VMC Sizer tool

VMware Cloud on AWS is built on top of AWS bare metal infrastructure; this is the same bare metal infrastructure which runs AWS native services. When a VMware cloud on AWS software-defined data center (SDDC) is deployed, you consume these physical server nodes and run the VMware ESXi hypervisor in a single tenant fashion. This means the physical infrastructure is not accessible to anyone else using VMC. It is important to consider how many physical hosts you will need to host your virtual infrastructure.

To determine this, VMware provides the VMC on AWS Sizer. With this tool, you can define the resources you intend to host on VMC:

  • Types of workloads

  • Total number of virtual machines

  • Specification information such as:

    • Storage requirements

    • vCPUs

    • vRAM

    • Overcommit ratios

With these details, the sizer tool can generate a report, based on VMware best practices, and recommend your cluster configuration and the number of hosts you will need.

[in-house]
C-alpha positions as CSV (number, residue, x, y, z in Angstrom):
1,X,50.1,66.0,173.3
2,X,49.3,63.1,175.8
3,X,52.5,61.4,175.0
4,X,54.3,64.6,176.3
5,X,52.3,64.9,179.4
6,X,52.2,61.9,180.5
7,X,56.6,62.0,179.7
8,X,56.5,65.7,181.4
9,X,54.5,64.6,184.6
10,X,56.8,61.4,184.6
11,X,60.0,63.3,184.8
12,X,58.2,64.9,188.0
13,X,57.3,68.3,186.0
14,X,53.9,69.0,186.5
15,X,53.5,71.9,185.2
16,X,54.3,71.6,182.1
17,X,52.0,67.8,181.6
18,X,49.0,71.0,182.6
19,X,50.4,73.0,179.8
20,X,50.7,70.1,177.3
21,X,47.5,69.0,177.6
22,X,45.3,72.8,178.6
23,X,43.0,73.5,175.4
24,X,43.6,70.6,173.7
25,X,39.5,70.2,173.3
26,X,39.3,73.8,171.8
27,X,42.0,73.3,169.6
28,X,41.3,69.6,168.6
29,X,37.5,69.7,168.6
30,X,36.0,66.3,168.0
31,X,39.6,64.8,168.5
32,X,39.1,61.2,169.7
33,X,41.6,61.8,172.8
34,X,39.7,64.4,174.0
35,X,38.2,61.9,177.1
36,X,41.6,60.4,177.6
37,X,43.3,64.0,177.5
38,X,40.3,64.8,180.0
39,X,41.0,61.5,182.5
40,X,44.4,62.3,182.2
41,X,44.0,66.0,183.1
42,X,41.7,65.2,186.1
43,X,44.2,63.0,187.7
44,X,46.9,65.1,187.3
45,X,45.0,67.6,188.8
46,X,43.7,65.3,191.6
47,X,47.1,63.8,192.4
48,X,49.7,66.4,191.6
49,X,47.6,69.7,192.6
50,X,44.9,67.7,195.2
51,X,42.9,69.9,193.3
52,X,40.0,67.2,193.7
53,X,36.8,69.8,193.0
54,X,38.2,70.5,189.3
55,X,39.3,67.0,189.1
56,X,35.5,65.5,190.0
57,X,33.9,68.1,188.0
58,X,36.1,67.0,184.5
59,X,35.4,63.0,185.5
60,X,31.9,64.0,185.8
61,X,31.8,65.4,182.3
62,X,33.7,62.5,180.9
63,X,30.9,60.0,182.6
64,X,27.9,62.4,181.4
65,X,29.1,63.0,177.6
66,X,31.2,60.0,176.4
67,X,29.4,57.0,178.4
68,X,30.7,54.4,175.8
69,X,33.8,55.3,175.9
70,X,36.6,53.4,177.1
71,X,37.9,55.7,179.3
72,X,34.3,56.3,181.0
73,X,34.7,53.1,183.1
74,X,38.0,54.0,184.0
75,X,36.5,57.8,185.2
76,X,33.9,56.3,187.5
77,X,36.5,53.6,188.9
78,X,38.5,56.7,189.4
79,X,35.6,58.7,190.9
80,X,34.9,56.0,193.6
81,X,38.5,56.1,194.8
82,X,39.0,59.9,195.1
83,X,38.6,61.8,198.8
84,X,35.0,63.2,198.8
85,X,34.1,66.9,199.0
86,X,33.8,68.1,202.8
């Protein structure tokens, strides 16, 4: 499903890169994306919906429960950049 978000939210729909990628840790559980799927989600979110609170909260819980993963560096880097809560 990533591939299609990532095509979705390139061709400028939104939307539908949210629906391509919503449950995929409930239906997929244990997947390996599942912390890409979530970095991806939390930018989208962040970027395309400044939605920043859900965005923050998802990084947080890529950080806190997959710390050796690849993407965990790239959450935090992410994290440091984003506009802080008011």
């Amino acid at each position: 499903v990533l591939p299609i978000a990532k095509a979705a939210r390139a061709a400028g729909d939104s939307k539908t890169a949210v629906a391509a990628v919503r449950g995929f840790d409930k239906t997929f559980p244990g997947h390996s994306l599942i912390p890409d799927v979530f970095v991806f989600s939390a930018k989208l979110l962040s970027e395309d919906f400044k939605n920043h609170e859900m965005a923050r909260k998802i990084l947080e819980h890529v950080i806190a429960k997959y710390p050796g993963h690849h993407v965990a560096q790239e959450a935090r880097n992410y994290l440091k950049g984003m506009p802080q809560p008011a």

vSphere prerequisites

Internet access for OpenShift Container Platform

In OpenShift Container Platform 4.10, you require access to the internet to install your cluster.

You must have internet access to:

  • Access OpenShift Cluster Manager to download the installation program and perform subscription management. If the cluster has internet access and you do not disable Telemetry, that service automatically entitles your cluster.

  • Access Quay.io to obtain the packages that are required to install your cluster.

  • Obtain the packages that are required to perform cluster updates.